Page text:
(photo credit: MARC ISRAEL SELLEM/THE JERUSALEM POST)
Former Shin Bet (Israel Security Agency) chief Yuval Diskin took Economy Minister Naftali Bennett’s side Wednesday in his feud with Defense Minister Moshe Ya’alon over information provided to Bennett by IDF commanders.
On Tuesday, the IDF revoked former army chief rabbi, Brig.-Gen. Rabbi Avihai Ronski’s access to operational activity ostensibly because he leaked confidential information to Bennett, a security cabinet member, during Operation Protective Edge. Bennett said Ronski gave him no such information, but that he visited many military bases over the course of the operation and spoke to dozens of soldiers and commanders.
According to Bennett, the information he received on such visits led him to call for the IDF to attack Hamas terrorist tunnels from Gaza into Israel, which it eventually did. However, Bennett said he did not discuss such matters with Ronski, and Ya’alon is using the rabbi to hurt the Bayit Yehudi leader politically.
Diskin backed Bennett, saying that his stance is important for Israeli democracy, because prime ministers and defense ministers have total control over the security cabinet.
“The fact that Bennett, a cabinet member, decided not to trust the existing mechanisms for transferring information, took initiative, went out in the field, learned the facts and came prepared to a cabinet meeting and even challenged the prime minister, defense minister and other cabinet members, deserves praise, in my opinion, certainly if it was the main reason that the threat of attack tunnels was brought up in a serious discussion, resulting in many of them being destroyed,” Diskin wrote in a lengthy Facebook post.
Prime ministers and defense ministers “have total control over the topics discussed, the agenda and the level of intelligence and information that cabinet members receive on different topics,” Diskin recounted from his experience attending many cabinet meetings as Shin Bet chief.
According to Diskin, cabinet members are just “statistics” in most meetings, whom the prime minister and defense minister don’t consider, and many arrive unprepared, without knowing the topic being discussed.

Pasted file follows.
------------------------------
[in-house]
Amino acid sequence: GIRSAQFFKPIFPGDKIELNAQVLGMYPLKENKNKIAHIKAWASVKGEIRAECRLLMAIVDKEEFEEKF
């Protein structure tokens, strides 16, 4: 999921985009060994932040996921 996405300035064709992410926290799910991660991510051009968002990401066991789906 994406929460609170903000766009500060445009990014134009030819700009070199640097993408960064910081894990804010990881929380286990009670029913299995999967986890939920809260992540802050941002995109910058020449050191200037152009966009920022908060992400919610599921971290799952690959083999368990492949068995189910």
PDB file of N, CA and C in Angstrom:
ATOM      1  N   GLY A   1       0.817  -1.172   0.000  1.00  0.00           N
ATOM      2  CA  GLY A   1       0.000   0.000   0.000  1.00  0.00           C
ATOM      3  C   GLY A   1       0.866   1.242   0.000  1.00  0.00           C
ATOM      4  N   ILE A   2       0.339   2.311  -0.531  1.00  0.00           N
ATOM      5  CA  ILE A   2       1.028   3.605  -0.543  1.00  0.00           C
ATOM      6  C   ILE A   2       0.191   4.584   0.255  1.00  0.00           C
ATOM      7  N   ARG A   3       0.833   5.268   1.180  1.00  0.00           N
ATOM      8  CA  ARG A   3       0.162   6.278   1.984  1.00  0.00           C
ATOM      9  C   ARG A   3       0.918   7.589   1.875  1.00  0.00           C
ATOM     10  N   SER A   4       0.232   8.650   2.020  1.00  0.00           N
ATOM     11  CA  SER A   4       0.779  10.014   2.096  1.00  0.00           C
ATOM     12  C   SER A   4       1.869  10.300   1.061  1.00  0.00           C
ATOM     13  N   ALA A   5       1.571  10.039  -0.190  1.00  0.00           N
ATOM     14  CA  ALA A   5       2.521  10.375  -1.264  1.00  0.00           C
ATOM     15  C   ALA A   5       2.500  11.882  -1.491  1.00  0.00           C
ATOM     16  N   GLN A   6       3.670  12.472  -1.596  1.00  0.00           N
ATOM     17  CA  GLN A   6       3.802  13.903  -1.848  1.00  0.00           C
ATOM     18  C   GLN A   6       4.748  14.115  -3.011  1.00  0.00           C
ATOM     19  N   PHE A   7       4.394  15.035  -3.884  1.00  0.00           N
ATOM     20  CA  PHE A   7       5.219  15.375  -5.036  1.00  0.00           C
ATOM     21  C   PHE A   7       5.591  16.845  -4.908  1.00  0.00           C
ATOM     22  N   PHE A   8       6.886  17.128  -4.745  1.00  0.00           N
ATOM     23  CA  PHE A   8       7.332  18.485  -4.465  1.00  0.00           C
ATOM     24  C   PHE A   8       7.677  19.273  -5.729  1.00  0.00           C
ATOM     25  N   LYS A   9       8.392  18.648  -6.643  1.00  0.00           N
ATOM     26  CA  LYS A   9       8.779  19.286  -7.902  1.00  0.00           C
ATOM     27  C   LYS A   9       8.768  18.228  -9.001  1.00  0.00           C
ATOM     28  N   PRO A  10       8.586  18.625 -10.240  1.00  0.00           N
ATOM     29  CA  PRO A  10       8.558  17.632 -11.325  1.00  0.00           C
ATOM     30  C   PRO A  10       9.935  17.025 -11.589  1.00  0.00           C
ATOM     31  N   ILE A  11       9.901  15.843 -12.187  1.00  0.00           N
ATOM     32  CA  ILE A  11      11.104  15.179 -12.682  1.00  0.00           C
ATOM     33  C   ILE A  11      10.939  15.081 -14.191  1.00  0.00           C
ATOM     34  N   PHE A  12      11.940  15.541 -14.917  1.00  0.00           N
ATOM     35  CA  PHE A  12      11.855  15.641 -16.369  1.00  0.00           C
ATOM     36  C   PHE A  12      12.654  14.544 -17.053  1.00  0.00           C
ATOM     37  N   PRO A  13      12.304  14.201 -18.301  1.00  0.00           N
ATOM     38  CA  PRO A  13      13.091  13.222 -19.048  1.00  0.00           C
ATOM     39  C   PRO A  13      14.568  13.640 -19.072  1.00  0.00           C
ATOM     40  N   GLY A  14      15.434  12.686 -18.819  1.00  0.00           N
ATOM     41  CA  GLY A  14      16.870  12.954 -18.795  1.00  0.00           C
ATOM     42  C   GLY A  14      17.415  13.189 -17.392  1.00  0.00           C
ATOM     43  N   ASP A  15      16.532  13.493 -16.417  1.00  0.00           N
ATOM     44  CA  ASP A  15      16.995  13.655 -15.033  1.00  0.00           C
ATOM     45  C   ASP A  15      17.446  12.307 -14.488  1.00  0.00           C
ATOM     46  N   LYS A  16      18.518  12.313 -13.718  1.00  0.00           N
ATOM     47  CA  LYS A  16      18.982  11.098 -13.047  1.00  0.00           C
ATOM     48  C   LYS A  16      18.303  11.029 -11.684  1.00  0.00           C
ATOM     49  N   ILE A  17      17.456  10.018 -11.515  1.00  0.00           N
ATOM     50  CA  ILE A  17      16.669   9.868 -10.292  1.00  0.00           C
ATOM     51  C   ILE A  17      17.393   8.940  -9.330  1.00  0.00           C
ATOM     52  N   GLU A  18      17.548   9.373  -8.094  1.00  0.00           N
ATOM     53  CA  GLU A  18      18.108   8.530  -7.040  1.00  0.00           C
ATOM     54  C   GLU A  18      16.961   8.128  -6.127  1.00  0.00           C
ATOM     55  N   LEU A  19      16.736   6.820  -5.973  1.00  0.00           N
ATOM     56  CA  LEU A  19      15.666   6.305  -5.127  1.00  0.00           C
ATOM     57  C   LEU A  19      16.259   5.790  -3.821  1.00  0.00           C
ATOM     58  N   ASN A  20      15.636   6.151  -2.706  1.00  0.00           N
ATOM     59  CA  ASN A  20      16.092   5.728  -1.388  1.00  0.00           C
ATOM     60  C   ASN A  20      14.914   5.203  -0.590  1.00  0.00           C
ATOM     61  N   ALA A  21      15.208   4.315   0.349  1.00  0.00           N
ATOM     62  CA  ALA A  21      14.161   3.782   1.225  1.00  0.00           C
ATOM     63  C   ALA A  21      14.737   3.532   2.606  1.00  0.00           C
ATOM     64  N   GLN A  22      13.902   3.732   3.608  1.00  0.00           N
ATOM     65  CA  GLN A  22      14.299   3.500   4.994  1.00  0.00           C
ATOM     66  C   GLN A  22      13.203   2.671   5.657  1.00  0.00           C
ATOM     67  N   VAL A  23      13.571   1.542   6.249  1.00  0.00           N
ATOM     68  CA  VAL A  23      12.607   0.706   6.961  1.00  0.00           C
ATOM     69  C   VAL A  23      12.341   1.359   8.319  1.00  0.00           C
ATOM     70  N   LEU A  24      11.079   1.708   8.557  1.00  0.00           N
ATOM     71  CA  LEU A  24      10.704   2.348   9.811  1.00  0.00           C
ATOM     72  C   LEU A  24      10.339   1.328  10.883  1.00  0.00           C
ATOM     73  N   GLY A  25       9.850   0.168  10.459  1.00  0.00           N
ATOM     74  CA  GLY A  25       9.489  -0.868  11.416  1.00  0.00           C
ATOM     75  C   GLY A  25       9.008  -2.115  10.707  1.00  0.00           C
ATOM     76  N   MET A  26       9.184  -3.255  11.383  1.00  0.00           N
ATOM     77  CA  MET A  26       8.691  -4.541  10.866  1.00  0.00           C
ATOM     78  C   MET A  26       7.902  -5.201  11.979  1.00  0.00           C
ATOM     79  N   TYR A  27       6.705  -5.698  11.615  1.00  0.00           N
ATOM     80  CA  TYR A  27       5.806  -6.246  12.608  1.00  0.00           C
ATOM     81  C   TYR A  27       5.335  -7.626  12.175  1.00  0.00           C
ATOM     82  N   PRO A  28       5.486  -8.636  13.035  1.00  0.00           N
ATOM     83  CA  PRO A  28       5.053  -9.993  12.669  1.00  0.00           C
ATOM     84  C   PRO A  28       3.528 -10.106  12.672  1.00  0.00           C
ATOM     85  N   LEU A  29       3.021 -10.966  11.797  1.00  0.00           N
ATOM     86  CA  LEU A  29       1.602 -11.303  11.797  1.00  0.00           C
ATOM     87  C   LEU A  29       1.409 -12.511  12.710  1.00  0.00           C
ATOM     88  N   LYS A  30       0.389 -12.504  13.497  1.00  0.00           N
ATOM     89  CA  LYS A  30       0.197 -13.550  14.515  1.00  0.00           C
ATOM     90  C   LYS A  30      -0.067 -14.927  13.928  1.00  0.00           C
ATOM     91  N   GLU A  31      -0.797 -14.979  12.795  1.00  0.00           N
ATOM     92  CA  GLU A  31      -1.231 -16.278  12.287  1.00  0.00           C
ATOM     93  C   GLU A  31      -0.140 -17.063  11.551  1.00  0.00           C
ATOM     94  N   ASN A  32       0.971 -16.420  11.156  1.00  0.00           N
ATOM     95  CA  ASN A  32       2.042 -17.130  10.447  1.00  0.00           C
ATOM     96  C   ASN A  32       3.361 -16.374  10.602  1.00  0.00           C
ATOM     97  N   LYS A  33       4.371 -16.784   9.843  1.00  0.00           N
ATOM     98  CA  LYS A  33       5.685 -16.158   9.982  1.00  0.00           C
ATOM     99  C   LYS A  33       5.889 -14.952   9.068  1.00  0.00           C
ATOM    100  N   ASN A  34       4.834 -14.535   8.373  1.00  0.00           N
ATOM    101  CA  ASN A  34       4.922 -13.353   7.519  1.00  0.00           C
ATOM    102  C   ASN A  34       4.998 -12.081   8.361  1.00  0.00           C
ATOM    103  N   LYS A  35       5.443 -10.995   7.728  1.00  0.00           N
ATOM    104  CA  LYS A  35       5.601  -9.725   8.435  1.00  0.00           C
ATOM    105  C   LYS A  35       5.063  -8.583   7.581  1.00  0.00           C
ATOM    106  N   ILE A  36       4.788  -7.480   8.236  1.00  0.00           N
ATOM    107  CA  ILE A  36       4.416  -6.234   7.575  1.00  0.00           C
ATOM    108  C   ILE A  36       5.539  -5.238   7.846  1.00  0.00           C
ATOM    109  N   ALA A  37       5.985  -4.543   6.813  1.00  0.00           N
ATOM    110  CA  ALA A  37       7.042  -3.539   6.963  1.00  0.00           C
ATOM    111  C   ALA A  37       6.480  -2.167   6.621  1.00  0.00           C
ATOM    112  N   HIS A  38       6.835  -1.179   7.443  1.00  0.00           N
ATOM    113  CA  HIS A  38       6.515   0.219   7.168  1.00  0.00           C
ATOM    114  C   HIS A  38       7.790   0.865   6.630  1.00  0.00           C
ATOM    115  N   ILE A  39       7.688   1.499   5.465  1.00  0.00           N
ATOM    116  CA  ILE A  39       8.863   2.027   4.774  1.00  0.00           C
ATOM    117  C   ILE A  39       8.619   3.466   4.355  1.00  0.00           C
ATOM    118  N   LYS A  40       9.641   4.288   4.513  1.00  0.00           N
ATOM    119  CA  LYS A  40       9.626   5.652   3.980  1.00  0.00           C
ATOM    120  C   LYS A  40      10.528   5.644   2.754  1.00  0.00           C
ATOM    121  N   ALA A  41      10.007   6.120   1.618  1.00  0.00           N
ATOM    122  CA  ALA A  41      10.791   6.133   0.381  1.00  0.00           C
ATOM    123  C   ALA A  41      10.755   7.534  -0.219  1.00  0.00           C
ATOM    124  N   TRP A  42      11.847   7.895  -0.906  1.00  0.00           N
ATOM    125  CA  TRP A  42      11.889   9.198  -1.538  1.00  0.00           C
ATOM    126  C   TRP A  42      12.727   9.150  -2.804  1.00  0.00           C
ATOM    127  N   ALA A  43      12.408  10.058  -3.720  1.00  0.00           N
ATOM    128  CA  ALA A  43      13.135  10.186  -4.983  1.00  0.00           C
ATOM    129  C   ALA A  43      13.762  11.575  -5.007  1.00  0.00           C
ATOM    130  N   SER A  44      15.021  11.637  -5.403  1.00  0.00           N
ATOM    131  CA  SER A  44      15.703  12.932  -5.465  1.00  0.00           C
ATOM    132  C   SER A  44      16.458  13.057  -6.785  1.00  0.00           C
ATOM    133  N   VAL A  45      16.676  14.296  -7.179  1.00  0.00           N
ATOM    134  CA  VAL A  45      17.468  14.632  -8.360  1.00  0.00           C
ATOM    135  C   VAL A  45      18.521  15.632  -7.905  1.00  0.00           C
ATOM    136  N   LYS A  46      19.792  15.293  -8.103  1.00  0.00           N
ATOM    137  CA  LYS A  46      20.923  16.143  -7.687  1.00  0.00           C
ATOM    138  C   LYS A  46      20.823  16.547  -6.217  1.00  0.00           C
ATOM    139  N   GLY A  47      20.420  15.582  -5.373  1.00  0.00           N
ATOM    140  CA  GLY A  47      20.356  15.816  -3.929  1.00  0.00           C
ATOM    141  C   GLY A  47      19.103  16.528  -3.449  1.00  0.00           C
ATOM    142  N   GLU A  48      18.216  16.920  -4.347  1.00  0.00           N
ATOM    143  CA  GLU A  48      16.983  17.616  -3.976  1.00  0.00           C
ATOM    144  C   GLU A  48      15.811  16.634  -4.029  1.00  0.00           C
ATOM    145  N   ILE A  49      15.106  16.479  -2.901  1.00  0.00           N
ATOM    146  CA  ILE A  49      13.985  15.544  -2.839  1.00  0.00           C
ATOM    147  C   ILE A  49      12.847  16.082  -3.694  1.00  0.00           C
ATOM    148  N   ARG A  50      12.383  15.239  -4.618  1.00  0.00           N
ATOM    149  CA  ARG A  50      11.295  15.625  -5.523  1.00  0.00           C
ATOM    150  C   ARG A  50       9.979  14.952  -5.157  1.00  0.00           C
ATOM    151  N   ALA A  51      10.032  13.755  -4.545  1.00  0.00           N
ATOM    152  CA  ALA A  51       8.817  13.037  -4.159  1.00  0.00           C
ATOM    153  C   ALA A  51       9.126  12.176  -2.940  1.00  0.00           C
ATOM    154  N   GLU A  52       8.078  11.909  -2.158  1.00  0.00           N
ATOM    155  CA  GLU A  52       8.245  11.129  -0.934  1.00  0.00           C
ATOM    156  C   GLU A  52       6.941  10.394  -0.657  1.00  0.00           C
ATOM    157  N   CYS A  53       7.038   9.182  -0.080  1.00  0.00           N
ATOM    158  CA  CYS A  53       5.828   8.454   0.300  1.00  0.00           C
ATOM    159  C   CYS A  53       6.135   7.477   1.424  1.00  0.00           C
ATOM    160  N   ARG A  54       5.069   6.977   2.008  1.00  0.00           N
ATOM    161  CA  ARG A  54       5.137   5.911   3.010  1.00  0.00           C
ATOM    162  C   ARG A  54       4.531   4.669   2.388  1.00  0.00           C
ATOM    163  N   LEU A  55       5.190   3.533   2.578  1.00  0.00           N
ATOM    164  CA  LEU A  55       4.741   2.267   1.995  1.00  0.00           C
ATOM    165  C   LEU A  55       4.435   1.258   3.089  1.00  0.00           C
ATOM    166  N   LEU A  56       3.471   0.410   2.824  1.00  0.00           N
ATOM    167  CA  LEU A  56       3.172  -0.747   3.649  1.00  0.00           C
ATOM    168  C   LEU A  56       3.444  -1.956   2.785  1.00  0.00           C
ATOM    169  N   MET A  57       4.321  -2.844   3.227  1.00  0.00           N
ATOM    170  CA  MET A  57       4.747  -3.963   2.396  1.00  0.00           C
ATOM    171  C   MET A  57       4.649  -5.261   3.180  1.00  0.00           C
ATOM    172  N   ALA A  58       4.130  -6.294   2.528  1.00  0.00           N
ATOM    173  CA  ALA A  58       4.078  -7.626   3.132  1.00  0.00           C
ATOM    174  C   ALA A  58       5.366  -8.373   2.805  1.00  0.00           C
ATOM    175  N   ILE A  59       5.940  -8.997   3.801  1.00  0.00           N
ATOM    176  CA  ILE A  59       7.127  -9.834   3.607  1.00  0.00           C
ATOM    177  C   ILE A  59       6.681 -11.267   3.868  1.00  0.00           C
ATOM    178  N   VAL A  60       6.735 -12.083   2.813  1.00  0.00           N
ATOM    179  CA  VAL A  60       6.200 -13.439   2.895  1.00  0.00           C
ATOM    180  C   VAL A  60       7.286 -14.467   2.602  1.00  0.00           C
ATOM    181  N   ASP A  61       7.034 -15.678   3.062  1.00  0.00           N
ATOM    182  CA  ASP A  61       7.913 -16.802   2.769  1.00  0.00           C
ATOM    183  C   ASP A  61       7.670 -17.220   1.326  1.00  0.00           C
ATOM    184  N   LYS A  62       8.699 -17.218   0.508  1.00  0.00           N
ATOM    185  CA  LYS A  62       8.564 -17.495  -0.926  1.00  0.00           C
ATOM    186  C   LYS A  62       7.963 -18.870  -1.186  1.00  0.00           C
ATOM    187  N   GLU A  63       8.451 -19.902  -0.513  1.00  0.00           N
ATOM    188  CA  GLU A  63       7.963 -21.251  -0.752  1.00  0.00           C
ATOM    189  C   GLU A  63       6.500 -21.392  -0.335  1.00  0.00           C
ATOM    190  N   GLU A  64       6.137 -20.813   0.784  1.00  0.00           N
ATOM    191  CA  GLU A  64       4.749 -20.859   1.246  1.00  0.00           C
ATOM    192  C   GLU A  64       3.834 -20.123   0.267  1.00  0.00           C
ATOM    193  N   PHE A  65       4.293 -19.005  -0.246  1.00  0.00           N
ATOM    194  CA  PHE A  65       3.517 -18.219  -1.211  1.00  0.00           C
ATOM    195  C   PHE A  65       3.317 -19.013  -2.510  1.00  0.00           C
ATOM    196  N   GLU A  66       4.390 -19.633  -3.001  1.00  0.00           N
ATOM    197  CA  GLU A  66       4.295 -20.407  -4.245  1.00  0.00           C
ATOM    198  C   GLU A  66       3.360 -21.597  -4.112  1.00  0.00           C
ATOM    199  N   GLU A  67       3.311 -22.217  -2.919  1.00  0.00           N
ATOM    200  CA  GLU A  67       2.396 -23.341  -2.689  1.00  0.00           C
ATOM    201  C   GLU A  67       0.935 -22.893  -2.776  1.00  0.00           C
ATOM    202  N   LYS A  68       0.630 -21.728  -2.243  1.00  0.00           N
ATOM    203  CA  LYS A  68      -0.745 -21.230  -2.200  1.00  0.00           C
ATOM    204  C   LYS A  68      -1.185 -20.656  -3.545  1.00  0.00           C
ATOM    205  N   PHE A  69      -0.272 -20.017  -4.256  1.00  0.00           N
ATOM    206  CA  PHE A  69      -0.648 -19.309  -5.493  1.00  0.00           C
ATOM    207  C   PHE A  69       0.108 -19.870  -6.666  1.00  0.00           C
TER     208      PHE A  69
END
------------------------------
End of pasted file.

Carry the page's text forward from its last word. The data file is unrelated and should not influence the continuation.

Diskin pointed out that Operation Pillar of Defense took place a year-and-a-half before Operation Protective Edge and the tunnel threat was not taken care of or publicized, and as such, Diskin assumed cabinet members were not informed of it and did not discuss it, either.
“In light of this, one can estimate that it is highly likely that Bennett’s claim is correct and that if he did not insist, the topic would not be discussed, because the prime minister and defense minister would try to sway the conversation to a ceasefire without a ground operation to destroy the tunnels,” he wrote.
The former Shin Bet chief called for there to be a process in which cabinet members will be able to receive all the intelligence they need to effectively participate in debates and vote, while at the same time requiring them to keep the information confidential and face sanctions if they release it.
“There is still a question to which, in my opinion, the public must receive a clear answer,” Diskin wrote. “Did the prime minister and defense minister aim for a cease-fire in the beginning of the operation, even though they knew the severity of the attack tunnel phenomenon and did not inform the cabinet of it?” “We will wait patiently for an answer,” he concluded.